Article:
The decision of the Court of Appeal, as understood by both parties, proceeded upon the general ground that a plaintiff in ejectment, claiming by a legal title, is entitled to no discovery, even of matters relevant to his (the plaintiff's) own case, from the defendant in possession. It was held (I think correctly) that the right of discovery under the present rules of the Supreme Court is not in principle more extensive than it formerly was in the Court of Chancery; and the plaintiff's counsel was challenged to produce authorities in support of the right of a plaintiff, in an action of ejectment at law, to file and obtain an answer to a bill of discovery in equity. This, as I understand, he was not at that time prepared to do; and it seems to have been concluded that the settled course of practice in equity was against the existence of such a right, and that this practice was founded upon principles which are, indeed, altogether beyond question; viz., that a plaintiff in ejectment at law must succeed (if at all) by the strength of his own title, and that it is against public policy to assist him in searching into the evidences of the defendant's title. Reference was also made to a case at law of Horton v. Bott, 2 H. & N. 249; 26 L. J. Ex. 267, in which a discovery of matters relevant only to the defendant's title was very properly refused. It does not, however, appear to me to follow * from those princi- [* 224] ples, or from the case of Horton v. Bott, that a plaintiff in an action of ejectment, suing upon a legal title, ought to be denied that discovery of matters within the defendant's knowledge, and tending to support, not the defendant's but the plaintiff's case, to which a plaintiff at law would be entitled in any other kind of action.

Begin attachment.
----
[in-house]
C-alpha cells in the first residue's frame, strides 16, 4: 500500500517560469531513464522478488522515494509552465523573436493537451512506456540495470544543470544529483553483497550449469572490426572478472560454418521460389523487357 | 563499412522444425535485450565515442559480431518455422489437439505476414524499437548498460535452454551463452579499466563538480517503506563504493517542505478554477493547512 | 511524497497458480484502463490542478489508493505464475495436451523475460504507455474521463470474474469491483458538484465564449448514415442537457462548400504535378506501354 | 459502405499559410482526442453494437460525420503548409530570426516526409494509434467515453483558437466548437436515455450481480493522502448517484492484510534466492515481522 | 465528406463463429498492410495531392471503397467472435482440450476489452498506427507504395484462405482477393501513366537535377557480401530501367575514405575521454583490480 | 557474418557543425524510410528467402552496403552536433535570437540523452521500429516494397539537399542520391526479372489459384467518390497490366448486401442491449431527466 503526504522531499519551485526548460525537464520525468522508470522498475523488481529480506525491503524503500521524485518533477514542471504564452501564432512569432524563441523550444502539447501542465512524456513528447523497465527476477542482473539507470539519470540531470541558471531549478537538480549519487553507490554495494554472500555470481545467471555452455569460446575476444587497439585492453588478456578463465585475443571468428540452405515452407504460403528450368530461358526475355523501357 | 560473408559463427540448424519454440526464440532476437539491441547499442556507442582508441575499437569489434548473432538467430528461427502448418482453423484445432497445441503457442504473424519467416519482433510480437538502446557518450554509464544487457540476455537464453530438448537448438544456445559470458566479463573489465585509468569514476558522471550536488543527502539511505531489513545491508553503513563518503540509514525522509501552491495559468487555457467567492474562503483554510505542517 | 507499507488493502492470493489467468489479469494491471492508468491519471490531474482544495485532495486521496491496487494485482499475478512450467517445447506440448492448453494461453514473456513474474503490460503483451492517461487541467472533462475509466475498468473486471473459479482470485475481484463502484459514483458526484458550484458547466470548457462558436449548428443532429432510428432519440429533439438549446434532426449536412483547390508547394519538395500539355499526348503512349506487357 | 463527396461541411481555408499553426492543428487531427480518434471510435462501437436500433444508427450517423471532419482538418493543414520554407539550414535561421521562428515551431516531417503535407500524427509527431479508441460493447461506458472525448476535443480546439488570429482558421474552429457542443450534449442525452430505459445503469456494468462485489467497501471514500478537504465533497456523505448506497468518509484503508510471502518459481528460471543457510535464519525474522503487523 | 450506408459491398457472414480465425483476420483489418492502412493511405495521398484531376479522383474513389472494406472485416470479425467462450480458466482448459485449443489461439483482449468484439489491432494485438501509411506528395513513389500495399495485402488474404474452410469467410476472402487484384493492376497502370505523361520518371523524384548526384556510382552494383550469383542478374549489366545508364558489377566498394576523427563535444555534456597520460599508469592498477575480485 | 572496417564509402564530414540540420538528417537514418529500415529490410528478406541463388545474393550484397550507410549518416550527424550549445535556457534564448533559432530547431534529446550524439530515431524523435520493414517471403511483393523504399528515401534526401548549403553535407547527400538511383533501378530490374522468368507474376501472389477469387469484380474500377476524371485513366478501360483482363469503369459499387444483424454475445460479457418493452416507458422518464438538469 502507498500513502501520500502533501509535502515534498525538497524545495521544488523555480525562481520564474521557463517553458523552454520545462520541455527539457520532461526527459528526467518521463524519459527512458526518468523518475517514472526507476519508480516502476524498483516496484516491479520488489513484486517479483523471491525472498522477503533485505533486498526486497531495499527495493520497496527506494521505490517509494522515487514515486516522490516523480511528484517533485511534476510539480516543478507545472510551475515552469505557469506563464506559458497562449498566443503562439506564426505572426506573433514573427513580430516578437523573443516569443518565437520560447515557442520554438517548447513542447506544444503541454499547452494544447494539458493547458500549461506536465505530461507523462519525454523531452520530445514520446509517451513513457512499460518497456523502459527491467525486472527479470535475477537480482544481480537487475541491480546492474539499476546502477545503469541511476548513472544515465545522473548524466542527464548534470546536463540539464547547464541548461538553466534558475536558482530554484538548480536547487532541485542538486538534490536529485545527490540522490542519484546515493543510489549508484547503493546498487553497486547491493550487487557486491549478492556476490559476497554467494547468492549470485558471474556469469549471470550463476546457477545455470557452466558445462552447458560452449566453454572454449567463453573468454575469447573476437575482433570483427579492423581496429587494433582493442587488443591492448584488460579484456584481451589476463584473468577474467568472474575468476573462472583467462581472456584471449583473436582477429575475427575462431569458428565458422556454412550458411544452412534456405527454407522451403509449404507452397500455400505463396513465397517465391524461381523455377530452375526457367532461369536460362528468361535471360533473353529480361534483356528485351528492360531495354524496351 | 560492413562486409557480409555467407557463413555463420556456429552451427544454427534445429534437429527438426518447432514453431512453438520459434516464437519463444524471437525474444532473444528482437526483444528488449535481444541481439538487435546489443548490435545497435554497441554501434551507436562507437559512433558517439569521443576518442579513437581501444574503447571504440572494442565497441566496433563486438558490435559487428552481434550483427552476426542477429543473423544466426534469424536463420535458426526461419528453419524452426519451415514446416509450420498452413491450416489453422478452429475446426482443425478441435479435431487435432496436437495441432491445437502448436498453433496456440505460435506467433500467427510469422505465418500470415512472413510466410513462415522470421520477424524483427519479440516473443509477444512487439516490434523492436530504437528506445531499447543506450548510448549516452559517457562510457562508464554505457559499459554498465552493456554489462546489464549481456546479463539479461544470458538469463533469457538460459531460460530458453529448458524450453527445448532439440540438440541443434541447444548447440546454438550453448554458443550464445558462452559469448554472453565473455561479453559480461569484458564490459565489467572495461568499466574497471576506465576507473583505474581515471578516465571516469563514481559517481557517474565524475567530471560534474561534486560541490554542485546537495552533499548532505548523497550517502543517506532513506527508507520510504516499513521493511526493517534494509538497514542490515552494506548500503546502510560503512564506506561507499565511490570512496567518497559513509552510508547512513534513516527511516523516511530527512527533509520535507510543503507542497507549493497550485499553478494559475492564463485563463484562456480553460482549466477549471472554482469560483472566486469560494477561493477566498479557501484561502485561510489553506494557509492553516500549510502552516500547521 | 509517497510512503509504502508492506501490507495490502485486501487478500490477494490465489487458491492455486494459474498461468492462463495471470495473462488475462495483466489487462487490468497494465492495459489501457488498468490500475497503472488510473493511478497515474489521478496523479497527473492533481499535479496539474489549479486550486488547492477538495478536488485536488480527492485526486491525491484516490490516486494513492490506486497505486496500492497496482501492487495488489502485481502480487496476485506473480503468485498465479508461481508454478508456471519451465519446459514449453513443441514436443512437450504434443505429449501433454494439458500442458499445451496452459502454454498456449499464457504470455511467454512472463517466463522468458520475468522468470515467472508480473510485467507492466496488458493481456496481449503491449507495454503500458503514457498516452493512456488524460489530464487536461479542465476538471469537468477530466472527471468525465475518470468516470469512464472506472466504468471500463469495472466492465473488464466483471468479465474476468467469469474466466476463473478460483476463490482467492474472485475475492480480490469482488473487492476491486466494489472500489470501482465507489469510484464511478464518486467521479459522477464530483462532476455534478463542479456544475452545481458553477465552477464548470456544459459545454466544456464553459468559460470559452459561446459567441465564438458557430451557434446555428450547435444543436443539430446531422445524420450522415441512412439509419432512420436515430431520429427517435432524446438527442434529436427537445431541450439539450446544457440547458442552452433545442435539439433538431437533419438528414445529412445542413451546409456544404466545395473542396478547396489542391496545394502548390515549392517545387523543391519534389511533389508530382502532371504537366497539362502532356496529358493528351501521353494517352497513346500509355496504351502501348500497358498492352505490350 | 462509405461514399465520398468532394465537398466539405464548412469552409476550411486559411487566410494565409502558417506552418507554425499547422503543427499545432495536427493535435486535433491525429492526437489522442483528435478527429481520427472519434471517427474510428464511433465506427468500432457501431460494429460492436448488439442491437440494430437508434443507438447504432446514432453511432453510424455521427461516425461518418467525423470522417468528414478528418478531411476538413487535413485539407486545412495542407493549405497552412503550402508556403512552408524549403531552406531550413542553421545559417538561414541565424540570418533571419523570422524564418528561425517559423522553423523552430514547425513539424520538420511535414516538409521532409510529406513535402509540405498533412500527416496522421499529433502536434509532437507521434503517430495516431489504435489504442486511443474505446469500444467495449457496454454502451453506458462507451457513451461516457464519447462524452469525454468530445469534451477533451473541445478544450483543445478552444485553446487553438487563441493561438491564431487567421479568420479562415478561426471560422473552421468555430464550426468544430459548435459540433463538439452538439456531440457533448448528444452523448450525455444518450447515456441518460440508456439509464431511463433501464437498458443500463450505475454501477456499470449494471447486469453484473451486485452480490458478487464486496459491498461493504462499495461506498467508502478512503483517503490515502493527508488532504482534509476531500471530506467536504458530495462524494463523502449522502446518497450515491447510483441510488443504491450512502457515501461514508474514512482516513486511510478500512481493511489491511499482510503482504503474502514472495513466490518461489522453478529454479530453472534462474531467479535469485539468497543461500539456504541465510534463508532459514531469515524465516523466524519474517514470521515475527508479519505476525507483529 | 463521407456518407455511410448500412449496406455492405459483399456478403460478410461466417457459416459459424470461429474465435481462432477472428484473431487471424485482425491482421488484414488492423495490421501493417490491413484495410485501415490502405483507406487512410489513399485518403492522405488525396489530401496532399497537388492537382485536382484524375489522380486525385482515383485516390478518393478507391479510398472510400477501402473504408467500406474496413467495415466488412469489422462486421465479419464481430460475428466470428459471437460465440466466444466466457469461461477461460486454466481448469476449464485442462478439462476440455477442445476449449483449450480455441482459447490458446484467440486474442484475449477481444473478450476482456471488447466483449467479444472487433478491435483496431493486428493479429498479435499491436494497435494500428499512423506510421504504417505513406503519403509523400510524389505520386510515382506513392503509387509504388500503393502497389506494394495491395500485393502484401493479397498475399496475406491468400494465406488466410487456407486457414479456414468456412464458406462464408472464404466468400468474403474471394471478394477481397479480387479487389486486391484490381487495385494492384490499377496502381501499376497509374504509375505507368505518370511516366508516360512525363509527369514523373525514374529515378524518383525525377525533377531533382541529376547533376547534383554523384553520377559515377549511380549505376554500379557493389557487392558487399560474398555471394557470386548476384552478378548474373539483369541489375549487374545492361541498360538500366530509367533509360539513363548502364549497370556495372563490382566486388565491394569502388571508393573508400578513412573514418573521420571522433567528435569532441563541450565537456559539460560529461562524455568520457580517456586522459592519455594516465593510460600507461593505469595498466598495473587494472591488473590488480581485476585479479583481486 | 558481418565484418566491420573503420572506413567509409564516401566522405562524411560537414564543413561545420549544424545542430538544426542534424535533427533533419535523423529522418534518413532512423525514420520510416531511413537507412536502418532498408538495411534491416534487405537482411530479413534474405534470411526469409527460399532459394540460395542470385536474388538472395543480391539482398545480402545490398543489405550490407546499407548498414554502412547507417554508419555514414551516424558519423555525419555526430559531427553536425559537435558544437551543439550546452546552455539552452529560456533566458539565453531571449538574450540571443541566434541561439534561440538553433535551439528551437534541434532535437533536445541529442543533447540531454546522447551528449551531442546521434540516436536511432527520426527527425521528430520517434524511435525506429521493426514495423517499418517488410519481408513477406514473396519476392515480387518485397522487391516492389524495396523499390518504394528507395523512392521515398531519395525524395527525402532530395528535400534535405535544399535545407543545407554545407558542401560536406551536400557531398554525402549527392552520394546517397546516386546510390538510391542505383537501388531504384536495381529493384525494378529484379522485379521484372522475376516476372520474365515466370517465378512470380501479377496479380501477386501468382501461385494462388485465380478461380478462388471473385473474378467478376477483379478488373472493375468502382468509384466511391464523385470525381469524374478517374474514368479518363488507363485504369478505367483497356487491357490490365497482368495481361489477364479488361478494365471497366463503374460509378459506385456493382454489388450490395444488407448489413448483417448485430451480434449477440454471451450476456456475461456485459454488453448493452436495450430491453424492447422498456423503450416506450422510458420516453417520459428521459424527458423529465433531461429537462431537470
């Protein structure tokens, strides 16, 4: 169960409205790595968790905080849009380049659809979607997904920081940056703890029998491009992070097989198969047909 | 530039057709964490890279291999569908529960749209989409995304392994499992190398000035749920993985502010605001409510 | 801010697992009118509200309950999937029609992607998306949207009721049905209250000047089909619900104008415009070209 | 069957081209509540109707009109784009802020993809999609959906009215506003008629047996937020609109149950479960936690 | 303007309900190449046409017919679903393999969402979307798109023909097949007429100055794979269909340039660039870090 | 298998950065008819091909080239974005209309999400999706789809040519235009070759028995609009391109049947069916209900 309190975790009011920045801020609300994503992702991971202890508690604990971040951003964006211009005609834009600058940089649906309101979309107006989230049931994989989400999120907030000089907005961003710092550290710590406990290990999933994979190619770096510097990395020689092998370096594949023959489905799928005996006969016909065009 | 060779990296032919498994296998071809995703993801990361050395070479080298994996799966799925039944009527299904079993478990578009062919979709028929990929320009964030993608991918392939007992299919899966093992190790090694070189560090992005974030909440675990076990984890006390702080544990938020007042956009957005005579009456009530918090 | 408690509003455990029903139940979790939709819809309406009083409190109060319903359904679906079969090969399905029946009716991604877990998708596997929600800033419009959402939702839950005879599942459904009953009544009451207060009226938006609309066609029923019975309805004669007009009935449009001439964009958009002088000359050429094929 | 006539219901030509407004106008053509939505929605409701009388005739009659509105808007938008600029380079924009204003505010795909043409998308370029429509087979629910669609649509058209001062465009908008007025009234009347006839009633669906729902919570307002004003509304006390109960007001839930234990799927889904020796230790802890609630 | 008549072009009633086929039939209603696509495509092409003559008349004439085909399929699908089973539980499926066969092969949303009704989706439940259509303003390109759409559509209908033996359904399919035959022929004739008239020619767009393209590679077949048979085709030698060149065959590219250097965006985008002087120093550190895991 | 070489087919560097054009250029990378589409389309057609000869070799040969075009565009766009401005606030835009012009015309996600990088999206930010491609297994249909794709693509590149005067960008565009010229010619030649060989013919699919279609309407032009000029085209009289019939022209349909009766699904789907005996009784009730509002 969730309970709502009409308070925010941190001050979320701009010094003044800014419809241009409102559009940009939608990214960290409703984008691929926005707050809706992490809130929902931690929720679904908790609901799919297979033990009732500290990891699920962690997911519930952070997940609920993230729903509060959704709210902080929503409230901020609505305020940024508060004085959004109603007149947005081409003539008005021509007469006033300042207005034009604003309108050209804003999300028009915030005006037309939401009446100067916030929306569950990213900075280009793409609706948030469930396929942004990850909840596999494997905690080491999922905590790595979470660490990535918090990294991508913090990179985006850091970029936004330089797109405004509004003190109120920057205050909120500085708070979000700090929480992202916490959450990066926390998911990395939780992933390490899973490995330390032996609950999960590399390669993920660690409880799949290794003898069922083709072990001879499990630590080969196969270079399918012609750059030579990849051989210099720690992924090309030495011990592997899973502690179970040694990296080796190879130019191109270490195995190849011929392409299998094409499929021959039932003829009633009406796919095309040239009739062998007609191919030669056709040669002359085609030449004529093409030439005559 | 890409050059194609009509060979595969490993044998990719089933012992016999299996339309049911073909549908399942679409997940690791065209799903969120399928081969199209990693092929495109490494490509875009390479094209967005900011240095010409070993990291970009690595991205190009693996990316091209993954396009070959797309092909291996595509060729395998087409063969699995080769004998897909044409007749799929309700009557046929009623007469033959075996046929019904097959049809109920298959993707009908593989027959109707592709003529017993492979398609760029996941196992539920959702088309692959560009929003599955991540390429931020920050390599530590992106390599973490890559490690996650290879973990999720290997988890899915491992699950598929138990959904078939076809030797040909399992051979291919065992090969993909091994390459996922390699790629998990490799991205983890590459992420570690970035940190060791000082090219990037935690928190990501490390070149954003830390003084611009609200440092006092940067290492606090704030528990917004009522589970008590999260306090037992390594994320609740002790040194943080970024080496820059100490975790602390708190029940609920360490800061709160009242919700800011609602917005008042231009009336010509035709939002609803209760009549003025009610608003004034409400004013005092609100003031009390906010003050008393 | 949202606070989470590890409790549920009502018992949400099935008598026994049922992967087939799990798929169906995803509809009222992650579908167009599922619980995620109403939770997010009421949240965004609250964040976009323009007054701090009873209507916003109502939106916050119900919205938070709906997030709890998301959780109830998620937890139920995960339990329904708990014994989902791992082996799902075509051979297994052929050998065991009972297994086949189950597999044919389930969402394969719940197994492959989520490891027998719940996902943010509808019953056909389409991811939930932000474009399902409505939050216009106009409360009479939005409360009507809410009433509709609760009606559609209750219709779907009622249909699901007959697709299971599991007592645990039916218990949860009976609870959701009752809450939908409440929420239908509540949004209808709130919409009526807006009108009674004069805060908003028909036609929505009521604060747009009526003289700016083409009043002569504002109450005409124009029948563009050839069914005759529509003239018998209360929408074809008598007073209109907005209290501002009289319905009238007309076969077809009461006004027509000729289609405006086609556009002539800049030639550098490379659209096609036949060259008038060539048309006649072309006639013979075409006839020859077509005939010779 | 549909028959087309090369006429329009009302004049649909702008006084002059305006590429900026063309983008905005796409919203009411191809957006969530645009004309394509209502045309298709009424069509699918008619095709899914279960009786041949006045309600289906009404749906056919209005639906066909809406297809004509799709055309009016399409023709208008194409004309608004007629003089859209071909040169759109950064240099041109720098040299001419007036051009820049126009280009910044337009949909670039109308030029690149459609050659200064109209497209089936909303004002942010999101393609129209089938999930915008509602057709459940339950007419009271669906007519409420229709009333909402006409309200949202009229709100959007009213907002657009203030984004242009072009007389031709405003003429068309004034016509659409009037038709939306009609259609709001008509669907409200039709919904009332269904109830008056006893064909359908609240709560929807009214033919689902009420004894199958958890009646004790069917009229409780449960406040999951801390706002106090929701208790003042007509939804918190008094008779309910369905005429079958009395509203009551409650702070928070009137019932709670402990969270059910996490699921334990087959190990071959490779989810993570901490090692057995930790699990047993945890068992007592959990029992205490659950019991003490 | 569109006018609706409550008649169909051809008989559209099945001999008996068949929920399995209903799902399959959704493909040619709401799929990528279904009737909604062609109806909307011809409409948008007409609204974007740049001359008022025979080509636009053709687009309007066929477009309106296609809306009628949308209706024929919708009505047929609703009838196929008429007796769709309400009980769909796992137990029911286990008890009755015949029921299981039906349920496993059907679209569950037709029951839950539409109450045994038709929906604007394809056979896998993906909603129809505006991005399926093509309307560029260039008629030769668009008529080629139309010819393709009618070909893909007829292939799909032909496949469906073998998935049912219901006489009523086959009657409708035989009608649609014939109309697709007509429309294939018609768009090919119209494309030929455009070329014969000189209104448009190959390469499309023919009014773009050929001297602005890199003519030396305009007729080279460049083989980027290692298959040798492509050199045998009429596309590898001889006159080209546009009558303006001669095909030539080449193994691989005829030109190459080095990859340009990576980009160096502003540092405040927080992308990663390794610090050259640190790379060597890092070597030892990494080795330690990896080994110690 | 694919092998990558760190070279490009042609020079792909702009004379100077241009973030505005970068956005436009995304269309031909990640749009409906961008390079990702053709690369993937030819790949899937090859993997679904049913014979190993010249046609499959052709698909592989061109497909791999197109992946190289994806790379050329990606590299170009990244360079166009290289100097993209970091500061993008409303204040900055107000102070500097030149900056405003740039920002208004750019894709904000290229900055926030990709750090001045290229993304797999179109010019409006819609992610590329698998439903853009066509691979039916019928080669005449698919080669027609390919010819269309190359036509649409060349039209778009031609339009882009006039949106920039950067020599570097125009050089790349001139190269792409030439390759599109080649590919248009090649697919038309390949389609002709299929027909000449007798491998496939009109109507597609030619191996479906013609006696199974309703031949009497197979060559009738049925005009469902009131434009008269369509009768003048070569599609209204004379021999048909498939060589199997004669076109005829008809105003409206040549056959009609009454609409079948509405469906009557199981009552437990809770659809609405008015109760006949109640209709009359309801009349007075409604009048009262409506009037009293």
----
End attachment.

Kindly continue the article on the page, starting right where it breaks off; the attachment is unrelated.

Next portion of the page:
In the argument before your Lordships the appellant's counsel